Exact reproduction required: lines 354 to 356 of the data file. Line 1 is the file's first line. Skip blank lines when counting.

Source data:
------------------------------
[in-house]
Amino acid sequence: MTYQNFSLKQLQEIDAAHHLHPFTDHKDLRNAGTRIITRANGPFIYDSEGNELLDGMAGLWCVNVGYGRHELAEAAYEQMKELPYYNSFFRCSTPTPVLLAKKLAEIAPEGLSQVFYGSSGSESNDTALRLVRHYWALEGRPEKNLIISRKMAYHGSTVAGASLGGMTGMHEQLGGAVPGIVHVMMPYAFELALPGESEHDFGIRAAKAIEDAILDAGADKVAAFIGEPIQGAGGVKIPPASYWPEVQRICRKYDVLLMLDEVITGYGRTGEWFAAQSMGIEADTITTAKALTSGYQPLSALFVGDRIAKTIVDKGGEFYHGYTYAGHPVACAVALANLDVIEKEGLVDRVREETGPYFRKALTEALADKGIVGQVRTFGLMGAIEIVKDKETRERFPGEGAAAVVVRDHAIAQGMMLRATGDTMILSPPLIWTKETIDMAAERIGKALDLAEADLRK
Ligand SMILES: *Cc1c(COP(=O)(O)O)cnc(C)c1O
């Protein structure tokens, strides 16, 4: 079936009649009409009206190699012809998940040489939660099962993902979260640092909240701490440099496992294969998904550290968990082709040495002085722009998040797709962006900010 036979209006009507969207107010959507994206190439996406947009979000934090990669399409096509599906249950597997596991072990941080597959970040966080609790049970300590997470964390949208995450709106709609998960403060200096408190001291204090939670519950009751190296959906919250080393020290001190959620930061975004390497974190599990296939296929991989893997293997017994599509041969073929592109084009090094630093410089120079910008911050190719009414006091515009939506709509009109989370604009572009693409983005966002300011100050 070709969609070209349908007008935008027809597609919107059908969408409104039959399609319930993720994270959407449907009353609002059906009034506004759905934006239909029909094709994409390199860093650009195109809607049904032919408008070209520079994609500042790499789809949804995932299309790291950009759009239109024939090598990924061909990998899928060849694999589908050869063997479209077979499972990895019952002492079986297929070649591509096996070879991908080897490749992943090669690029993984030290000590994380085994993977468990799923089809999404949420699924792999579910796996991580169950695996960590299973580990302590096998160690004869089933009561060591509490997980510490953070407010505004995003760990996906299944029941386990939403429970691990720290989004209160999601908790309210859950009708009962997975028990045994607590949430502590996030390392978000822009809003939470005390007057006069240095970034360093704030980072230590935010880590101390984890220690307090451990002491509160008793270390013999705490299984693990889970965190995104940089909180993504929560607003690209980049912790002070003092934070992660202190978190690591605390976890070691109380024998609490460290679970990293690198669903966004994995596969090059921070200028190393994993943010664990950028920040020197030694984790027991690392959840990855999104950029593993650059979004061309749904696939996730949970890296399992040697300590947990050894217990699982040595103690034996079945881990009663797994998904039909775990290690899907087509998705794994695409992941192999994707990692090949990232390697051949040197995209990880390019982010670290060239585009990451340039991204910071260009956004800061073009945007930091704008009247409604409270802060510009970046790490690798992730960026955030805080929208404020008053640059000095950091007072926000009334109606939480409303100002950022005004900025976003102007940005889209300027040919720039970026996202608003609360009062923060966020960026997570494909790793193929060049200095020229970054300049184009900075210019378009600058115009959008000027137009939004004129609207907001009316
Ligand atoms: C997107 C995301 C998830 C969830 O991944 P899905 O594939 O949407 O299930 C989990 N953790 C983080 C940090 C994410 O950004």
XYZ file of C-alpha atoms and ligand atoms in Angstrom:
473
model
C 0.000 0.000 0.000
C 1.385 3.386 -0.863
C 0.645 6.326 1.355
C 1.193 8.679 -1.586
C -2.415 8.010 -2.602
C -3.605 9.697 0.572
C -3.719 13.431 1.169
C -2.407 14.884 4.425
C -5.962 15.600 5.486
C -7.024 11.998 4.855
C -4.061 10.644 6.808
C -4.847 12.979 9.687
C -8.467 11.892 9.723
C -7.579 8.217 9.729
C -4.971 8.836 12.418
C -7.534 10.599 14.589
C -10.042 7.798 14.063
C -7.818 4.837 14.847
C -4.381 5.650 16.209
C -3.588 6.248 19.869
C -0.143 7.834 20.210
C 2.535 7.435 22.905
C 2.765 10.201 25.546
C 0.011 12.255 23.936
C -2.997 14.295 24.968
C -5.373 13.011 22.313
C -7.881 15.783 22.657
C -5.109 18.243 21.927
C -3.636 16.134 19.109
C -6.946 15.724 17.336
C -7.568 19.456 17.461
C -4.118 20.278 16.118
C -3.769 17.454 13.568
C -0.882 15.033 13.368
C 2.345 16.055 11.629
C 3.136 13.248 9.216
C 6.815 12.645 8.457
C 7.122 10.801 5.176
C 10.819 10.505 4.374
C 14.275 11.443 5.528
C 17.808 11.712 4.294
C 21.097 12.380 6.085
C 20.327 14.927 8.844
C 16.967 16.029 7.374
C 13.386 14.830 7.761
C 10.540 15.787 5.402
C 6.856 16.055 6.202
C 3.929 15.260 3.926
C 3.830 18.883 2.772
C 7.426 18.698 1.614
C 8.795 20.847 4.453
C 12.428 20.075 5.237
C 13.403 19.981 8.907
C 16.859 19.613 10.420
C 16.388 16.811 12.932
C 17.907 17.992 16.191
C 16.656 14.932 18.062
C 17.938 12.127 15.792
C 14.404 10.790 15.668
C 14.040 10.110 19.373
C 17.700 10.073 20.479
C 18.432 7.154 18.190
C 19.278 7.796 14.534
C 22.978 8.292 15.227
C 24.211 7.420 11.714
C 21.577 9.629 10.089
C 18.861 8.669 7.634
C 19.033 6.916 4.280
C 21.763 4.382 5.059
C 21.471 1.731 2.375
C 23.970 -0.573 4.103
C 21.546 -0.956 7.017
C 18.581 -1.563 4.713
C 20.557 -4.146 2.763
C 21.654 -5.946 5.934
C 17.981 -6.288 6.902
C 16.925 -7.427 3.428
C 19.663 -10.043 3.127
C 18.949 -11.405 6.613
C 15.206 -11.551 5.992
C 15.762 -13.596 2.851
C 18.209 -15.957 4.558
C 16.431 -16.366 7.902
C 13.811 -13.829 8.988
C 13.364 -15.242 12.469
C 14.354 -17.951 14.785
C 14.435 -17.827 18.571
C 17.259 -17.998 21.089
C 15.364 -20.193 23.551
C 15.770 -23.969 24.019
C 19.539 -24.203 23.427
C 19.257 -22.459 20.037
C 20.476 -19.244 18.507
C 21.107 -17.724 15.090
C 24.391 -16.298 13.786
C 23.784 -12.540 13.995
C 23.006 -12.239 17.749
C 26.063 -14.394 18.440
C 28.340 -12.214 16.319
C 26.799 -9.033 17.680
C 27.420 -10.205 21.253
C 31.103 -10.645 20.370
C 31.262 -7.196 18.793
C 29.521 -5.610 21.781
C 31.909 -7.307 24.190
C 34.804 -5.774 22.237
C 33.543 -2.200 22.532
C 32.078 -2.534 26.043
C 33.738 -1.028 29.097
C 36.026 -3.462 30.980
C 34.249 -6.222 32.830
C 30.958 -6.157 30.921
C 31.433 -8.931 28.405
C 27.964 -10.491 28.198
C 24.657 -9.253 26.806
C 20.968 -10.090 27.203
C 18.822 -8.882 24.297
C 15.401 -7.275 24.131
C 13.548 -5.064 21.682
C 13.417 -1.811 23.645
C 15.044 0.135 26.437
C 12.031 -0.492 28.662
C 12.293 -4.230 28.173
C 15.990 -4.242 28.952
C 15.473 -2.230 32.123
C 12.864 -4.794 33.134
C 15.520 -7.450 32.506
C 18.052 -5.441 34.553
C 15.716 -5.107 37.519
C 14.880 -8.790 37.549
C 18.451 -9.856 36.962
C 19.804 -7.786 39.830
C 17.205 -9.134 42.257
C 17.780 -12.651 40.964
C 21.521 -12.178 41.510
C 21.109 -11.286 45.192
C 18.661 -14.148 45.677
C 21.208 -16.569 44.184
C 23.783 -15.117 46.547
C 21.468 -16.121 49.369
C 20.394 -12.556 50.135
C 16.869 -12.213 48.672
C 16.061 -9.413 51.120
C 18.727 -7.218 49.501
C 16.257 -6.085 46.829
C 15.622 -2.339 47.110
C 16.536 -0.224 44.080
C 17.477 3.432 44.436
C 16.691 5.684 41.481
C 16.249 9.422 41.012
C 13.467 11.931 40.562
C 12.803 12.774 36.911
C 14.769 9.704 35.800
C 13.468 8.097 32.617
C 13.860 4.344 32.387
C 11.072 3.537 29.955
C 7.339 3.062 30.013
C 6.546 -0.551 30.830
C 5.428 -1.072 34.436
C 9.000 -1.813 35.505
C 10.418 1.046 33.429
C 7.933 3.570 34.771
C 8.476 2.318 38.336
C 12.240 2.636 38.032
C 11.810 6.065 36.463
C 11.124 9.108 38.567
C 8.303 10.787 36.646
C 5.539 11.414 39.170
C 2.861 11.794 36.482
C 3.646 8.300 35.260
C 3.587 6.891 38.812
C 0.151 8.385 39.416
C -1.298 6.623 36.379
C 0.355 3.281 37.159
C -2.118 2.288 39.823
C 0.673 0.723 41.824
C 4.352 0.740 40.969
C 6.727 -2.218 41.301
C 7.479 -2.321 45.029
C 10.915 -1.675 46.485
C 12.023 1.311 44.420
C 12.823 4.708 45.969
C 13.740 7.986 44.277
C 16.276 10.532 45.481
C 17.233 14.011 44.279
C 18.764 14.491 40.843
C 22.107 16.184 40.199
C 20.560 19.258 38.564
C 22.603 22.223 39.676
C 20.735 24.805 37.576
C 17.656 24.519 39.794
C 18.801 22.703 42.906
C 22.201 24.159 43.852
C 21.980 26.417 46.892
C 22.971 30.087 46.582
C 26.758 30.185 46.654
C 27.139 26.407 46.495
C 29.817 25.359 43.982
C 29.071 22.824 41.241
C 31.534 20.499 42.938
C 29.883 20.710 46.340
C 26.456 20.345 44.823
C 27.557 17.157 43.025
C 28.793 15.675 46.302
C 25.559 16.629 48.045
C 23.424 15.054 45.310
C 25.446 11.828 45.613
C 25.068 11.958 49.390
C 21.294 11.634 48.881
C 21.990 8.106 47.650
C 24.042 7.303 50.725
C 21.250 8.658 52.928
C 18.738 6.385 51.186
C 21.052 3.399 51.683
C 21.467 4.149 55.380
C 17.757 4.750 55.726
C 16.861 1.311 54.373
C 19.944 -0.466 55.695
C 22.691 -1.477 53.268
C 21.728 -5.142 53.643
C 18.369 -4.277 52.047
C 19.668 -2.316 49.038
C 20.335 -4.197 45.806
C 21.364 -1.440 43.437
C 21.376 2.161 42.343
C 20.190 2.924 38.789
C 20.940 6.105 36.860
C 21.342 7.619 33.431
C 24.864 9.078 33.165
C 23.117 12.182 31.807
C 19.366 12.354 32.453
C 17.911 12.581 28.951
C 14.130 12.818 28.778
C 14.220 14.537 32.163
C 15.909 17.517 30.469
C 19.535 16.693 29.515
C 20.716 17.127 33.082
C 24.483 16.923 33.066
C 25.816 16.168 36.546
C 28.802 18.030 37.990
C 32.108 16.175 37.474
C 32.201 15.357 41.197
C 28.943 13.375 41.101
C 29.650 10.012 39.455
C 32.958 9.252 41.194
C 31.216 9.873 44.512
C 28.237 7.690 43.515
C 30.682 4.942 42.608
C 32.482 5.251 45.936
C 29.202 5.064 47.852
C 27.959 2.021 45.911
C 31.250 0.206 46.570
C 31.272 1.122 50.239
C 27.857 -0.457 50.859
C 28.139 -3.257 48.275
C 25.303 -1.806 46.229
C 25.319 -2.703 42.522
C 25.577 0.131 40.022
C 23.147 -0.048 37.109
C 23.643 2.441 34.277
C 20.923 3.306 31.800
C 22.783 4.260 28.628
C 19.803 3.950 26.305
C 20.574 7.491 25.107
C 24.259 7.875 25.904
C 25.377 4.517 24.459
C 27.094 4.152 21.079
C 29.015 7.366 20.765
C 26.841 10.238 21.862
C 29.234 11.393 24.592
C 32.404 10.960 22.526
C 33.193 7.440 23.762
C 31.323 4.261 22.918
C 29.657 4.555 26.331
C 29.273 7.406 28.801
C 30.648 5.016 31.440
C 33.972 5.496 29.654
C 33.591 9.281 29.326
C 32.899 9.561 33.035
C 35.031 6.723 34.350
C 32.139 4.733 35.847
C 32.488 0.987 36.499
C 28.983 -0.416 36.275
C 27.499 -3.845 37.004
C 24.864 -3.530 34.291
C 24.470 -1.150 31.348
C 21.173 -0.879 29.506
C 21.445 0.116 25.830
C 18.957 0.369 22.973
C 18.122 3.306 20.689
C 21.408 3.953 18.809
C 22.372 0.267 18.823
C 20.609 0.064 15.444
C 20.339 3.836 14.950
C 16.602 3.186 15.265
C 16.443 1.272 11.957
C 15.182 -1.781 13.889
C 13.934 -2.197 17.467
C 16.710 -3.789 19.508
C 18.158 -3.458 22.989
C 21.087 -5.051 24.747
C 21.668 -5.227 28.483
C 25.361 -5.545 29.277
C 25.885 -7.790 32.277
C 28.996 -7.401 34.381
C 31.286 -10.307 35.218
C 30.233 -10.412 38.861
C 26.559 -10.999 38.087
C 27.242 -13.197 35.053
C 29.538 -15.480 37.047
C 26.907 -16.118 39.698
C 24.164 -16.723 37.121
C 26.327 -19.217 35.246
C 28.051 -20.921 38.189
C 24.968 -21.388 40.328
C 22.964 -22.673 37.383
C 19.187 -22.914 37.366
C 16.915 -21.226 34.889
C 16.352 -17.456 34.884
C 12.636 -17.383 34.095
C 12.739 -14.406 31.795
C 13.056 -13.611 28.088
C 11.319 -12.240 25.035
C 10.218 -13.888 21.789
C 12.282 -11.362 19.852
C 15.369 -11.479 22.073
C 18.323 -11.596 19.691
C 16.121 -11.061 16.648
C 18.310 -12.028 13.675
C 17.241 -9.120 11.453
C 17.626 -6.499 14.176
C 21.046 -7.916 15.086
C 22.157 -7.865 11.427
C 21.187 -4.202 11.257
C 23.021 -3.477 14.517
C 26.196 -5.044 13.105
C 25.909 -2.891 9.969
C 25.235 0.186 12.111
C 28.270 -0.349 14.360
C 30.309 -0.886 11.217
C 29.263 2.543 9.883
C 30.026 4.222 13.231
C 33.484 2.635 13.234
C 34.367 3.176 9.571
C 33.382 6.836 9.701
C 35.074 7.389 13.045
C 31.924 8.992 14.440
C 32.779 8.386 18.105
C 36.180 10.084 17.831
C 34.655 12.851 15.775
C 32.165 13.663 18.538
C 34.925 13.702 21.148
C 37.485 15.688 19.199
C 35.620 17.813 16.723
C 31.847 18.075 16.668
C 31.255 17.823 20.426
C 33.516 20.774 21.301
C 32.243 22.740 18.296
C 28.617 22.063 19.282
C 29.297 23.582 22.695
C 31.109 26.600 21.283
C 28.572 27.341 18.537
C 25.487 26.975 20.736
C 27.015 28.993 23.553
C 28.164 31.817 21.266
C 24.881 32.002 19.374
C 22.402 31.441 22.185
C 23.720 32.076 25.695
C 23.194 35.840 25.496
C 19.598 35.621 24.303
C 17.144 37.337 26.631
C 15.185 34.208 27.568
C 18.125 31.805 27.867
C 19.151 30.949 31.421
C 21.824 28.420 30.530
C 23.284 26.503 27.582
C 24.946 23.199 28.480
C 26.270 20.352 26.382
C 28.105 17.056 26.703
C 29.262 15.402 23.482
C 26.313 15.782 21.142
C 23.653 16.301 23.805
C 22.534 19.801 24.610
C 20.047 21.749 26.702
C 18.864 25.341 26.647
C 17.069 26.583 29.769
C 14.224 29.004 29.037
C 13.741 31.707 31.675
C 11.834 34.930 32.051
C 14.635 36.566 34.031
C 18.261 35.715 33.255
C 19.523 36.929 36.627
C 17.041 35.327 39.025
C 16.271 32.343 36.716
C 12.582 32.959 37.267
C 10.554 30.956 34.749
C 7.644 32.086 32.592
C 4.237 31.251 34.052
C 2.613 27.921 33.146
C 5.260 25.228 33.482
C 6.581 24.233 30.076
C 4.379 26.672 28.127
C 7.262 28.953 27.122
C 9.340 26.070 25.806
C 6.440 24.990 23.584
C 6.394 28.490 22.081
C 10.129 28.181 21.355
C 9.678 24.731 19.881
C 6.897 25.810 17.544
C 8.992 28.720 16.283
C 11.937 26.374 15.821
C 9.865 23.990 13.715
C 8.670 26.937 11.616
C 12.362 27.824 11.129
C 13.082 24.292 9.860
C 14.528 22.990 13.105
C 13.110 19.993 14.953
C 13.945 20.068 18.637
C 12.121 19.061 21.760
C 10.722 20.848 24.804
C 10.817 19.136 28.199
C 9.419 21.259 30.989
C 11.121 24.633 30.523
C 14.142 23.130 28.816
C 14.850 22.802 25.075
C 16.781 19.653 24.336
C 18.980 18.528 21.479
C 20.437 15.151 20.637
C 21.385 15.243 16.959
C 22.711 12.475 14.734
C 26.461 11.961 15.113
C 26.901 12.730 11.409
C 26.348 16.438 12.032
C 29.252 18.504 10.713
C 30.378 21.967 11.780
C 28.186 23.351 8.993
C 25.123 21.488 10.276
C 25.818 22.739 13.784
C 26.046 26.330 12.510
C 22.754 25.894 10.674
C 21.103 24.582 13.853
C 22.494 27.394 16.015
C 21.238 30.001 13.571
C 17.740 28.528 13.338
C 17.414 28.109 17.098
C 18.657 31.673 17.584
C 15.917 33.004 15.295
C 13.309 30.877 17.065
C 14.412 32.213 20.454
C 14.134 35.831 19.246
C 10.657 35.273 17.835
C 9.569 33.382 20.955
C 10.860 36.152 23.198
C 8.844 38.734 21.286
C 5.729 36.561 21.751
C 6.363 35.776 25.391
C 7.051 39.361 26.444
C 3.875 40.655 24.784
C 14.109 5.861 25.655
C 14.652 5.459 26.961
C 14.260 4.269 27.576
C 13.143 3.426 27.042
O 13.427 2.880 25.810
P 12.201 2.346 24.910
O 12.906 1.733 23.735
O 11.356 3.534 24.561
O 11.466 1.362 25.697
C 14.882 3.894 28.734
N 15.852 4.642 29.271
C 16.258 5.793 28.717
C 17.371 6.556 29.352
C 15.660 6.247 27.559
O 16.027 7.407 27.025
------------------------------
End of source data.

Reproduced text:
C 35.074 7.389 13.045
C 31.924 8.992 14.440
C 32.779 8.386 18.105